After Law school, Lewis continued his association with football, coaching (assistant coach at Harvard from 1895 – 1906) and writing articles on the sport as well as penning one of the first books to ever discuss football strategy, entitled “A Primer of College Football,” which was published in 1896.

After a fairly exhaustive year and a half long search, we reviewed all of the known/documented photos of Lewis that we were able to locate. It was obvious that his looks were noticeably affected by age and weight, length of hair (longer during football season), and the fact that he was what was considered a “light-skinned black” man. Lewis exhibits marked ptosis (drooping of the eyelid) of the left eye, a characteristic aiding in the confirmatory identification of Lewis in many photographs. This is a fact we recognized from our research and have not seen reference to previously in any written work. There are a number of identified period photographs where it is not obvious to most that Lewis is African American - see photo above titled “1892 Center Trio”, picturing “W.C. Mackie, ’94 and M.S., W.H. Lewis, L.S., B.G. Waters ’94 and L.S.” - used here with permission of the Beale family – copied from  “The History of Harvard Football, 1874 – 1948”. Also pictured below is a close-up of the lower right corner of an oversized albumin photo c. 1894 by E. Chickering of Boston including Lewis, when playing for the Hyde Park football club (see June 27, 2016 posting).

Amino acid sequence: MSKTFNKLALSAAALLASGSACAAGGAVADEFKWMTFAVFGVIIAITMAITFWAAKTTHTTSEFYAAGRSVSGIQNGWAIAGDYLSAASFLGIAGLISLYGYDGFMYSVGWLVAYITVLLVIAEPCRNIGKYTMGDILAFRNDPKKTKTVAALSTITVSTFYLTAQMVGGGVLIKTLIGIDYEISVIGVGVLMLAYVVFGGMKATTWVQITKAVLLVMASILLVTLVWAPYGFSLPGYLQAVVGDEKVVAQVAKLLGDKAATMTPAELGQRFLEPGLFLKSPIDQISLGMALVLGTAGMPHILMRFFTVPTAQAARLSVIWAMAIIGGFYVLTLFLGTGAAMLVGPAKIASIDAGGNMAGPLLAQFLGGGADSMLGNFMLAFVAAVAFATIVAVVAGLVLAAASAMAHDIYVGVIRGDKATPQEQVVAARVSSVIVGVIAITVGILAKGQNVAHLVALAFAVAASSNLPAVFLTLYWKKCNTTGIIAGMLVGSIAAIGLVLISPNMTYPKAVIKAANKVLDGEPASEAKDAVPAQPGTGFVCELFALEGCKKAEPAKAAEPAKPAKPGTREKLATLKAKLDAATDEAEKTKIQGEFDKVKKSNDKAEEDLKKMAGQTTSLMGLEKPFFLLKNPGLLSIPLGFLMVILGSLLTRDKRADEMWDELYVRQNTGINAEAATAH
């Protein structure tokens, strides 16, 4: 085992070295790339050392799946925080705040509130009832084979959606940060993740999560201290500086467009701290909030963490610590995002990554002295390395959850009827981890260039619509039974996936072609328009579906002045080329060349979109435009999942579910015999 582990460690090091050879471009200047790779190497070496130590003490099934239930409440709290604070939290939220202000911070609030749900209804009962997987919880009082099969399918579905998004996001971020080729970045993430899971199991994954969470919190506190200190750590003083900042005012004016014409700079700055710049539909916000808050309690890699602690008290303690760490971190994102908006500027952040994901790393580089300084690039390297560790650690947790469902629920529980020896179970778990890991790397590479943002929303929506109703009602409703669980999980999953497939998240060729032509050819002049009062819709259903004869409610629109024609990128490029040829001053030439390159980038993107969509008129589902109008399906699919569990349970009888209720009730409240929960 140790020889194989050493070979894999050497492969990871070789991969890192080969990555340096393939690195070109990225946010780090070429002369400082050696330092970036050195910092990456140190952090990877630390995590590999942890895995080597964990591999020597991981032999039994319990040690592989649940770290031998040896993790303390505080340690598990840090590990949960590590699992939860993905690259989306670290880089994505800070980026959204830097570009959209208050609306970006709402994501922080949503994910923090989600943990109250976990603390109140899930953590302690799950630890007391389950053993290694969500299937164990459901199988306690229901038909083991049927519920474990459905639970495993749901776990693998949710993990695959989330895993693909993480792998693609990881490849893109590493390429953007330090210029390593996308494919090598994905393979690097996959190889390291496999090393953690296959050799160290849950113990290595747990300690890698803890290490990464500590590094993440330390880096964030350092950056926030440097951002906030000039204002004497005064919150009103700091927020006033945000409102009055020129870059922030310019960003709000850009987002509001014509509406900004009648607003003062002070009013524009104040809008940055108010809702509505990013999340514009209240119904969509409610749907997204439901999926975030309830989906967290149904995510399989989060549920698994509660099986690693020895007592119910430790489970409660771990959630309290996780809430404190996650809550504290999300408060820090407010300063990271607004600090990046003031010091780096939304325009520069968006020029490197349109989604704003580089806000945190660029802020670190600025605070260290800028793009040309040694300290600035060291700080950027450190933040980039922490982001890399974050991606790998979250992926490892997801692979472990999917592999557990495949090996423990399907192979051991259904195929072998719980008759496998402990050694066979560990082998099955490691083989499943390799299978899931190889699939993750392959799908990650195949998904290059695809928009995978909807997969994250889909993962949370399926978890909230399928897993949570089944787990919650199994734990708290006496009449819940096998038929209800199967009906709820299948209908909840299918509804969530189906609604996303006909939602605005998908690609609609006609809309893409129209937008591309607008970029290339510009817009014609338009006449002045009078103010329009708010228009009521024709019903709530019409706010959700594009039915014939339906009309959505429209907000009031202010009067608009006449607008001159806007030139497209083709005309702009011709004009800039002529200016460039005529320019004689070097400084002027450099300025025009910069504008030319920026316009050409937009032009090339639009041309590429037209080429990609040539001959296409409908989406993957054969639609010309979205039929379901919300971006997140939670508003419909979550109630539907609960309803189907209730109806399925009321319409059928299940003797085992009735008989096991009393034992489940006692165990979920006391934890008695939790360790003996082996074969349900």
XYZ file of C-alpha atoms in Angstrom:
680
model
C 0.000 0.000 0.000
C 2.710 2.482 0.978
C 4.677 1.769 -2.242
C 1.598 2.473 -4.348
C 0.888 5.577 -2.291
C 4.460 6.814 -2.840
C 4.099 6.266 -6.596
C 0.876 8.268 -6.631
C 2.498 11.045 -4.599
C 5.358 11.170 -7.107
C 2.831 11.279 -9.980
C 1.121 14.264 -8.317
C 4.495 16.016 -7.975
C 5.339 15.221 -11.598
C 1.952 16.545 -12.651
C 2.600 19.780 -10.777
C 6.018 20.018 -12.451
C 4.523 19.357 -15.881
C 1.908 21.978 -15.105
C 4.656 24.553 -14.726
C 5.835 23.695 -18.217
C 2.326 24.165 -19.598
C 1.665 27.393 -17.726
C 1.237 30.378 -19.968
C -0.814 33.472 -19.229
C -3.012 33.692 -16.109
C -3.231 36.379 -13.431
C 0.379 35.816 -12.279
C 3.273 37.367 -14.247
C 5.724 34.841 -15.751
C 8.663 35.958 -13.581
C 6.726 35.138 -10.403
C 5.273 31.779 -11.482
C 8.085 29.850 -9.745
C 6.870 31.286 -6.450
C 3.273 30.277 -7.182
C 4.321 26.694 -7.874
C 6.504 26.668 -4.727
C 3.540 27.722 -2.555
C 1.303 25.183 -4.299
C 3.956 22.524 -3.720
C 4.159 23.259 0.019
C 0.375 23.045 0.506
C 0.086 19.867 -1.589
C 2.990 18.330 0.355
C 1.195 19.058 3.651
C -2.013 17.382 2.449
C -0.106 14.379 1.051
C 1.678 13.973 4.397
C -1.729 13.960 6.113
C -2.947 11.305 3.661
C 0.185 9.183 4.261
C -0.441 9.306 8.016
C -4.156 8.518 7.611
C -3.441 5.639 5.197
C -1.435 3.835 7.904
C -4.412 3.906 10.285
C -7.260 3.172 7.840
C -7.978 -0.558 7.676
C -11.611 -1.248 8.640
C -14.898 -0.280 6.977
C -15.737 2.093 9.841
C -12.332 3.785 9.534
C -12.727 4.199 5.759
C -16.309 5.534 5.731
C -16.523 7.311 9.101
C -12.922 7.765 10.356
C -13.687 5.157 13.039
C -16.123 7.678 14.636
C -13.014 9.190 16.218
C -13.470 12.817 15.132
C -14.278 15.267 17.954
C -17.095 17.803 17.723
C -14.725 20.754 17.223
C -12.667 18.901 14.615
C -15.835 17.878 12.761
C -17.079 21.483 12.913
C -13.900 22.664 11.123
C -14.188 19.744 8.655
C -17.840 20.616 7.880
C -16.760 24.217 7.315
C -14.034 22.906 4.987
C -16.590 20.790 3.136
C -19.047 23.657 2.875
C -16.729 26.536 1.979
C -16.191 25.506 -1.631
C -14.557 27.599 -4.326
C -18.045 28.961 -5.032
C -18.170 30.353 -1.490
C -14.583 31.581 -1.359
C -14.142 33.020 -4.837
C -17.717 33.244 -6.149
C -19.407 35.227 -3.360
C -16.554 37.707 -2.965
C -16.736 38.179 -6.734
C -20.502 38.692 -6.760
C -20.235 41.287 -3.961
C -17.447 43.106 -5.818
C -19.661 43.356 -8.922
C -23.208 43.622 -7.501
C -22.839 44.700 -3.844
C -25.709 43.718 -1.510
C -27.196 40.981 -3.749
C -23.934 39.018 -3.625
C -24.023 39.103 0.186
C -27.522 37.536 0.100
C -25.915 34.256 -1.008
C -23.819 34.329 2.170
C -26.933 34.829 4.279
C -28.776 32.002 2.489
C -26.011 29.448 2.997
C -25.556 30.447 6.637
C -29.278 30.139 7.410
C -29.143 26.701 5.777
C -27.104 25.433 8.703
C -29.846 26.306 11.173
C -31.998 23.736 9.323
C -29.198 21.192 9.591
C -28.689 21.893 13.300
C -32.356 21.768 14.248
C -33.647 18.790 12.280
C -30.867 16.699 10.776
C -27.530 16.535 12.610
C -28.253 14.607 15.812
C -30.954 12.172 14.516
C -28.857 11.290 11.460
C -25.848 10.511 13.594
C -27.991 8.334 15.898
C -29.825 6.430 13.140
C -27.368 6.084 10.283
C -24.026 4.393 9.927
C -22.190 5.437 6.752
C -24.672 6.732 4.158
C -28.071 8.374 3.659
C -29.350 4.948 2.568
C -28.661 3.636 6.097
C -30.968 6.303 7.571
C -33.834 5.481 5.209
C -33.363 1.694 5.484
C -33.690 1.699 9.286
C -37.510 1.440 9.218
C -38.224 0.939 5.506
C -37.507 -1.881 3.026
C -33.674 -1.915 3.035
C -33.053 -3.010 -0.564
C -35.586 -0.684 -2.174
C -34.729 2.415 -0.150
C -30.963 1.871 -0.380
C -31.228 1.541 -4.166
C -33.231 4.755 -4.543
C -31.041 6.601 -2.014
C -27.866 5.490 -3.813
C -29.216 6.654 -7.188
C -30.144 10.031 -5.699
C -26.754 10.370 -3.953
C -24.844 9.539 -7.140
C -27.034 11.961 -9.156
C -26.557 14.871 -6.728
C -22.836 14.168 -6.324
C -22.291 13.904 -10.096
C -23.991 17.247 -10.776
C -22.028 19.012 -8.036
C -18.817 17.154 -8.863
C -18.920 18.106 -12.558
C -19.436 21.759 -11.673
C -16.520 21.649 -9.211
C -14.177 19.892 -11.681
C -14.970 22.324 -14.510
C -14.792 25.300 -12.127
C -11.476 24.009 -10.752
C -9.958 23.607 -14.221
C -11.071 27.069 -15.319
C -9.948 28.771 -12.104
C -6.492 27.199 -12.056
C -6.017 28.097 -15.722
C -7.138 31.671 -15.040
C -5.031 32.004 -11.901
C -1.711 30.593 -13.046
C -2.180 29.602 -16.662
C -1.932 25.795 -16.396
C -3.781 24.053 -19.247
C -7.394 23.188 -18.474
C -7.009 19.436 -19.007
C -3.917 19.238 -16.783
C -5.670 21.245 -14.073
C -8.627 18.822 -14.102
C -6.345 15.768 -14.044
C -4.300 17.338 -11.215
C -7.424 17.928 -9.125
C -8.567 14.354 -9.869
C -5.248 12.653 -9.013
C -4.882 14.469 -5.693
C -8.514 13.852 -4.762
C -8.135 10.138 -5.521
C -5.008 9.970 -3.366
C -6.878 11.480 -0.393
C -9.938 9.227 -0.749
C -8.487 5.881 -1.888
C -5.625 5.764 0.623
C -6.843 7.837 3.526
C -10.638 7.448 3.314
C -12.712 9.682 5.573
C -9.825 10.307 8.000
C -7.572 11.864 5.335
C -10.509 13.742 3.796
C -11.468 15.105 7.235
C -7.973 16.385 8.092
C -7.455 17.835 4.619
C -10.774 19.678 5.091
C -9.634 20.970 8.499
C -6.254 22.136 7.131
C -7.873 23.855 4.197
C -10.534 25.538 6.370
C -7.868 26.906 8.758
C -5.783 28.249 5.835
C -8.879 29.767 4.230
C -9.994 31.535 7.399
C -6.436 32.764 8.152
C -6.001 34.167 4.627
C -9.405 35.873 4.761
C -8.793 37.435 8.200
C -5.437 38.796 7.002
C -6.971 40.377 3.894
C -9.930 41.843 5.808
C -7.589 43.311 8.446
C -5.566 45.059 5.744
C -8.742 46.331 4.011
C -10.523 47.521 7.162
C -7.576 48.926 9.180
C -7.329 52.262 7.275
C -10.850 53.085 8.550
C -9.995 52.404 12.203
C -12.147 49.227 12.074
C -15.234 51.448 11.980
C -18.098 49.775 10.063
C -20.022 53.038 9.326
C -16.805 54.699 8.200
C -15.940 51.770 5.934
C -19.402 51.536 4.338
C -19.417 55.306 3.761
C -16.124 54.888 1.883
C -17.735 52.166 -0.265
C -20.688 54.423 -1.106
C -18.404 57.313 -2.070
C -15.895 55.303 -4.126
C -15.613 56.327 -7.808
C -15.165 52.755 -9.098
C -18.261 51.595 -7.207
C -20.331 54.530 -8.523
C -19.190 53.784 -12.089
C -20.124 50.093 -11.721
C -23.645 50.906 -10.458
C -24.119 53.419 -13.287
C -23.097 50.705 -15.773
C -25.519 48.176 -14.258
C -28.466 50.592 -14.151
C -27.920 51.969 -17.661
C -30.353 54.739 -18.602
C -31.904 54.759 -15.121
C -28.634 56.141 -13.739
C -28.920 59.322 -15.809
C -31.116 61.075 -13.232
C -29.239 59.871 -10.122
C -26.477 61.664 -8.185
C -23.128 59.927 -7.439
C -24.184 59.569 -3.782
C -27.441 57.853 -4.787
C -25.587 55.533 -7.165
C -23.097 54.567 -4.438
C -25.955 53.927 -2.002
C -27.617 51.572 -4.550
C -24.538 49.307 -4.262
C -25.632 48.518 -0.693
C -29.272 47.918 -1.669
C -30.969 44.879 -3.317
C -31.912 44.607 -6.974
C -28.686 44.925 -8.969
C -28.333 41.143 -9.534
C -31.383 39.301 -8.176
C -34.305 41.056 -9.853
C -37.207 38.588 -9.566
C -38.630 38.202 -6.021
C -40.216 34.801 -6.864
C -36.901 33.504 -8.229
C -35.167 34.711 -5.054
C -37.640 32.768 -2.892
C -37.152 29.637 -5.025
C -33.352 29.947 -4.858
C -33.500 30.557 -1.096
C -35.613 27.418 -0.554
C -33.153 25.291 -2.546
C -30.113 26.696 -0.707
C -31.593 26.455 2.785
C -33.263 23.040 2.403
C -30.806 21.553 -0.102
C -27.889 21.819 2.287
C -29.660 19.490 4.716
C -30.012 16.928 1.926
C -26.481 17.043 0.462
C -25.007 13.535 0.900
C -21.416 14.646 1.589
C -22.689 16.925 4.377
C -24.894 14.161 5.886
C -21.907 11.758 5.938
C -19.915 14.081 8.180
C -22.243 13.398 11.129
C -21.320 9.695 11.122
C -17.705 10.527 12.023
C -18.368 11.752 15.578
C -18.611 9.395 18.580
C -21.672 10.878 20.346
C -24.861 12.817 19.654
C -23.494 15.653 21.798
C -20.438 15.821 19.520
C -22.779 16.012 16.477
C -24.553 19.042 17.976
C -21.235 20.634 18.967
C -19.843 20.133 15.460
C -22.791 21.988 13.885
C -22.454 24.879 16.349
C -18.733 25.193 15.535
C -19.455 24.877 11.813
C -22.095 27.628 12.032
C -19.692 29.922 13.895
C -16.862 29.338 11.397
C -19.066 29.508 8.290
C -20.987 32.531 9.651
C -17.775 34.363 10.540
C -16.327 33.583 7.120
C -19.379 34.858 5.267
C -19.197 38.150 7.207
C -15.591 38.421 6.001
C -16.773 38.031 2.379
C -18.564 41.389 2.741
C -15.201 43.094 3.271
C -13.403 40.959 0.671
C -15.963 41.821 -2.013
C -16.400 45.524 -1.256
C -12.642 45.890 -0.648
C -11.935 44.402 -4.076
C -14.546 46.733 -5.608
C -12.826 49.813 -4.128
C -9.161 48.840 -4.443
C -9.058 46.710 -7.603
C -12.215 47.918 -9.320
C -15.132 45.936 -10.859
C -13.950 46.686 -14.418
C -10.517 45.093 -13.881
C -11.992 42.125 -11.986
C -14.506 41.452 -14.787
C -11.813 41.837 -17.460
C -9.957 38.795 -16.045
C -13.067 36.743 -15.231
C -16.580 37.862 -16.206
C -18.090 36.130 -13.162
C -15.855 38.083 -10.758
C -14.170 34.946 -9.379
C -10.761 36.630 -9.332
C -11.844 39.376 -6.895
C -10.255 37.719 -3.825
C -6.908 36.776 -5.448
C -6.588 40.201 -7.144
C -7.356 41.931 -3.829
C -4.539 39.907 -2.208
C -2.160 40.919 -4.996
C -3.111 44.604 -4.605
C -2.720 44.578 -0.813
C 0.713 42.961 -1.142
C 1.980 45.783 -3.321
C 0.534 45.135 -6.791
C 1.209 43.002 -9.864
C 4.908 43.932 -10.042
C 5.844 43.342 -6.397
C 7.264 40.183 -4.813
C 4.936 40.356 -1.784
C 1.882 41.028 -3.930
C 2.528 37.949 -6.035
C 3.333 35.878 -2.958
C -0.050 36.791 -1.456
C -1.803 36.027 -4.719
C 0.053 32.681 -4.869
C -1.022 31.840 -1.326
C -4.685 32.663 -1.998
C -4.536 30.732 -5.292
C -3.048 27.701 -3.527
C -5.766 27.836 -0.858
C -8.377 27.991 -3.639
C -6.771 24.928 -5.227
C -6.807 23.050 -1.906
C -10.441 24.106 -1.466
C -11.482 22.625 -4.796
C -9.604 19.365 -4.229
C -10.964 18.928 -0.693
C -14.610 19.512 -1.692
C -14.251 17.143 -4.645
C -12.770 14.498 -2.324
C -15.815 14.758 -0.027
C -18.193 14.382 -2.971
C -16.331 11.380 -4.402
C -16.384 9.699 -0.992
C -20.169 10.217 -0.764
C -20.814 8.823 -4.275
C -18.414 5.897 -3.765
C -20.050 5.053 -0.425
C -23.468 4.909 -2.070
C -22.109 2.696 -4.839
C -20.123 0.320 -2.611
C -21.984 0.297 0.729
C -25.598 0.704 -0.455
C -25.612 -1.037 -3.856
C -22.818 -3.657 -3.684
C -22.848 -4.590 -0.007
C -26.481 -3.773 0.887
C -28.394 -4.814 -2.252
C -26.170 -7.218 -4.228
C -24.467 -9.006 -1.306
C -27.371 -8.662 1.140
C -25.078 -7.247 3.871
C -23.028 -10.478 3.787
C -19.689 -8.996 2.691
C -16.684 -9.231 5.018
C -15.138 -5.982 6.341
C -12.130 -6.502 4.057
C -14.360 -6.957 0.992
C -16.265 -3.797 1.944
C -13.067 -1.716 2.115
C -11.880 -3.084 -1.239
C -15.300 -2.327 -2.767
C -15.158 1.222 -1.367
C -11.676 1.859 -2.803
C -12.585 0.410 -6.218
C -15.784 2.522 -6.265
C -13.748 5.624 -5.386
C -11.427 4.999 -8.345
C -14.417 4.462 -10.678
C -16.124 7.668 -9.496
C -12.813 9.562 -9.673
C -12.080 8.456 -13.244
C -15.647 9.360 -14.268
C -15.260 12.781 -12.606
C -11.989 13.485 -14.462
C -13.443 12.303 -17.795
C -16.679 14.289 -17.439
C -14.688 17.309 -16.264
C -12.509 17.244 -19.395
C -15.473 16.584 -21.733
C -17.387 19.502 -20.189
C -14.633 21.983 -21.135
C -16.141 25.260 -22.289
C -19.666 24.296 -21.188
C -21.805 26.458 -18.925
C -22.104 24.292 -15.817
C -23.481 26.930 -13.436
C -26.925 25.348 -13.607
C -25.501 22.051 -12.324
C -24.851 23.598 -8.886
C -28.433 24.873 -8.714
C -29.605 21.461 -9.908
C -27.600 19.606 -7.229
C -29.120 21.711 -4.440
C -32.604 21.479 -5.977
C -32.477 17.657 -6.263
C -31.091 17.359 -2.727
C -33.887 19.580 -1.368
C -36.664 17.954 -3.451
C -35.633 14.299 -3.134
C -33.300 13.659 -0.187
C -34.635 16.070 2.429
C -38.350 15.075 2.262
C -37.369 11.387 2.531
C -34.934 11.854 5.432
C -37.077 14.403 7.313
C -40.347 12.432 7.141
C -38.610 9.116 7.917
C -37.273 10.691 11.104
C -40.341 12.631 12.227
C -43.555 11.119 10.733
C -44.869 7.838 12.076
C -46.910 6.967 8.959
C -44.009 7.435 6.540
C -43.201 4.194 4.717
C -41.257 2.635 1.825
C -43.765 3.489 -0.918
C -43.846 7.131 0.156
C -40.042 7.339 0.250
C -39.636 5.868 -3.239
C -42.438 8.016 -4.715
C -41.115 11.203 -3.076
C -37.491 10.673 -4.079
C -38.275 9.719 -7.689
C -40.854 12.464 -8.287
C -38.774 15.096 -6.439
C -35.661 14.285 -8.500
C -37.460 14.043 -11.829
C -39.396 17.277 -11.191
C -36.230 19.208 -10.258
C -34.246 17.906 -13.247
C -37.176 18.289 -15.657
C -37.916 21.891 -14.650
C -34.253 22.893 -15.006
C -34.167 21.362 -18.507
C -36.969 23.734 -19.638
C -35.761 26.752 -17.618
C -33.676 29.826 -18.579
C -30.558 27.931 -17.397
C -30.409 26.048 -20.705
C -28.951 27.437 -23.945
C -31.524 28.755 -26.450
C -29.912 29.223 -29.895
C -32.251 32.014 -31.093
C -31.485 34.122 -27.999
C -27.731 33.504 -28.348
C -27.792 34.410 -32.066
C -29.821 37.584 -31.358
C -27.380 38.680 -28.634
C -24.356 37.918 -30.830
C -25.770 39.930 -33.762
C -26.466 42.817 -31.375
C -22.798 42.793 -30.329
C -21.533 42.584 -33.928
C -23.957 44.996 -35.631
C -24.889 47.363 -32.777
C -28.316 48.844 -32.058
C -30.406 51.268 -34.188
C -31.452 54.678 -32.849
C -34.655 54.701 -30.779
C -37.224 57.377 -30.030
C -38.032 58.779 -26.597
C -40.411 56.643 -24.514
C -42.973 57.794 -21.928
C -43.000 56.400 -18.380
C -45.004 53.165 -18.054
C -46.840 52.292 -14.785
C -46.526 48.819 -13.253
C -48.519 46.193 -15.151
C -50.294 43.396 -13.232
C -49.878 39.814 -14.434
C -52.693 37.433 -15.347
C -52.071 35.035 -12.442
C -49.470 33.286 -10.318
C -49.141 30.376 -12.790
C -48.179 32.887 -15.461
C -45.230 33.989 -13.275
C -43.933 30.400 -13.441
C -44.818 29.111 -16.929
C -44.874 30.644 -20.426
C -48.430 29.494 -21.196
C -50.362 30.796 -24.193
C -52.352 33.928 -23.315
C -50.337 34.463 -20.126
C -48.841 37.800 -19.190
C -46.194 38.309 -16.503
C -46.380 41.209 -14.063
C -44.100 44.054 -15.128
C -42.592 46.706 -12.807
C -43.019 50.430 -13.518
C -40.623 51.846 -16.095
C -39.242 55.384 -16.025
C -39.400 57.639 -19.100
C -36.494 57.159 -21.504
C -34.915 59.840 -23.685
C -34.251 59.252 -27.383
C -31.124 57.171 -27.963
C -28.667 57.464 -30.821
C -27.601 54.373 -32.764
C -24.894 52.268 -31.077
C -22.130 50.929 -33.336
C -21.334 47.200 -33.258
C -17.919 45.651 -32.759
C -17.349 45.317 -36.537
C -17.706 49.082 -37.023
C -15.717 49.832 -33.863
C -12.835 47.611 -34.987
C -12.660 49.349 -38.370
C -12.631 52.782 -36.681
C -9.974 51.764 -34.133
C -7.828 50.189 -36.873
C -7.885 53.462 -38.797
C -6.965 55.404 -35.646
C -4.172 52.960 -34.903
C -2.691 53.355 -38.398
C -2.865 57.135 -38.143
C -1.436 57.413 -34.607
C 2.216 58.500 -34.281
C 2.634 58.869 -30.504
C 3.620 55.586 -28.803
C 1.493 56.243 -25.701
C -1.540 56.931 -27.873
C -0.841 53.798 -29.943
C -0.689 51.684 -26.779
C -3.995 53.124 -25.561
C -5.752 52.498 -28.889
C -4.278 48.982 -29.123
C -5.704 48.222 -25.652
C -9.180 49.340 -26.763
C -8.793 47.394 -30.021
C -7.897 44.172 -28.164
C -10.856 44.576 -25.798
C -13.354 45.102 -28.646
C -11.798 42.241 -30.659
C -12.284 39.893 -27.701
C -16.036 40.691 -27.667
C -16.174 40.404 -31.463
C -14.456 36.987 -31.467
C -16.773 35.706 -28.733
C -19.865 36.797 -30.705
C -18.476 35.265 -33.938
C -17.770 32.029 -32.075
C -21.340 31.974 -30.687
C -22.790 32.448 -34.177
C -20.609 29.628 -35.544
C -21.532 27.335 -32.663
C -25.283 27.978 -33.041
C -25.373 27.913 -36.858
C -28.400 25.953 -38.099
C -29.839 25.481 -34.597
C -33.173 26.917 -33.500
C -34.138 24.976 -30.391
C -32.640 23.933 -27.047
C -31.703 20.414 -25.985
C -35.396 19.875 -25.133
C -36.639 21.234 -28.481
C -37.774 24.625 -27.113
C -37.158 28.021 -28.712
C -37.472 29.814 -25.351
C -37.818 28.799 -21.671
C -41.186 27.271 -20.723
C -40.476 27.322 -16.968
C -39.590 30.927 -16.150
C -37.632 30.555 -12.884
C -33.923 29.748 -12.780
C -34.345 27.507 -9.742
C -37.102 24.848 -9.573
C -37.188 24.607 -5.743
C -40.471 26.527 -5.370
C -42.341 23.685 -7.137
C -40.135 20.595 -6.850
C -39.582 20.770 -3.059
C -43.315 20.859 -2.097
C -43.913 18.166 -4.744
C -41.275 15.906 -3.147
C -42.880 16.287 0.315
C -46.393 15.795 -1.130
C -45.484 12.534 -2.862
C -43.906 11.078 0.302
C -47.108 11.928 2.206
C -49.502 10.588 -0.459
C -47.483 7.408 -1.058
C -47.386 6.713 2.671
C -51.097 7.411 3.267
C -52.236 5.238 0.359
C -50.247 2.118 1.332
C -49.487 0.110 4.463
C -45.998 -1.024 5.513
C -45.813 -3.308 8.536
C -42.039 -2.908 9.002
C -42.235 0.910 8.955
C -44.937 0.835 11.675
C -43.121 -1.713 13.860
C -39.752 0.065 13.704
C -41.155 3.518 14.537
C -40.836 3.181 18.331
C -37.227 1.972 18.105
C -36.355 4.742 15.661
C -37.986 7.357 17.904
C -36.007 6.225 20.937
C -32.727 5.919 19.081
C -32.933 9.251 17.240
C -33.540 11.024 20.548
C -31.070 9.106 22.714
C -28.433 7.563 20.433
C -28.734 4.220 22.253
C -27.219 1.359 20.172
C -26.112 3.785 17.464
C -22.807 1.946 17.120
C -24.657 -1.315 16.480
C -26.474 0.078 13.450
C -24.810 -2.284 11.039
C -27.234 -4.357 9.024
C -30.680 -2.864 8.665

In addition to Lewis, two other early African American varsity college football players that began playing in 1889 were William Tecumseh Sherman Jackson, also playing for Amherst (1889, 1891), and Thomas James Fisher, who played football at Beloit College in 1889, 1890 and 1892.

In the Amherst College Olio ’91 yearbook, the 1889 College Eleven is listed which included W.H. Lewis, Rusher and W.T.S. Jackson, HB. This was in their sophomore year. In the Olio ’92, the College Eleven for the 1890 season is listed and Lewis is listed again as a rusher (he was known as the centre rush, or in today’s terms, the center, a position he continued to play at Harvard). Jackson was listed as a director (one of four), but not as a team member, and was not present in the team photo. The ’93 Olio lists the College Eleven for 1891, and includes Lewis (centre rush) and Jackson, RH.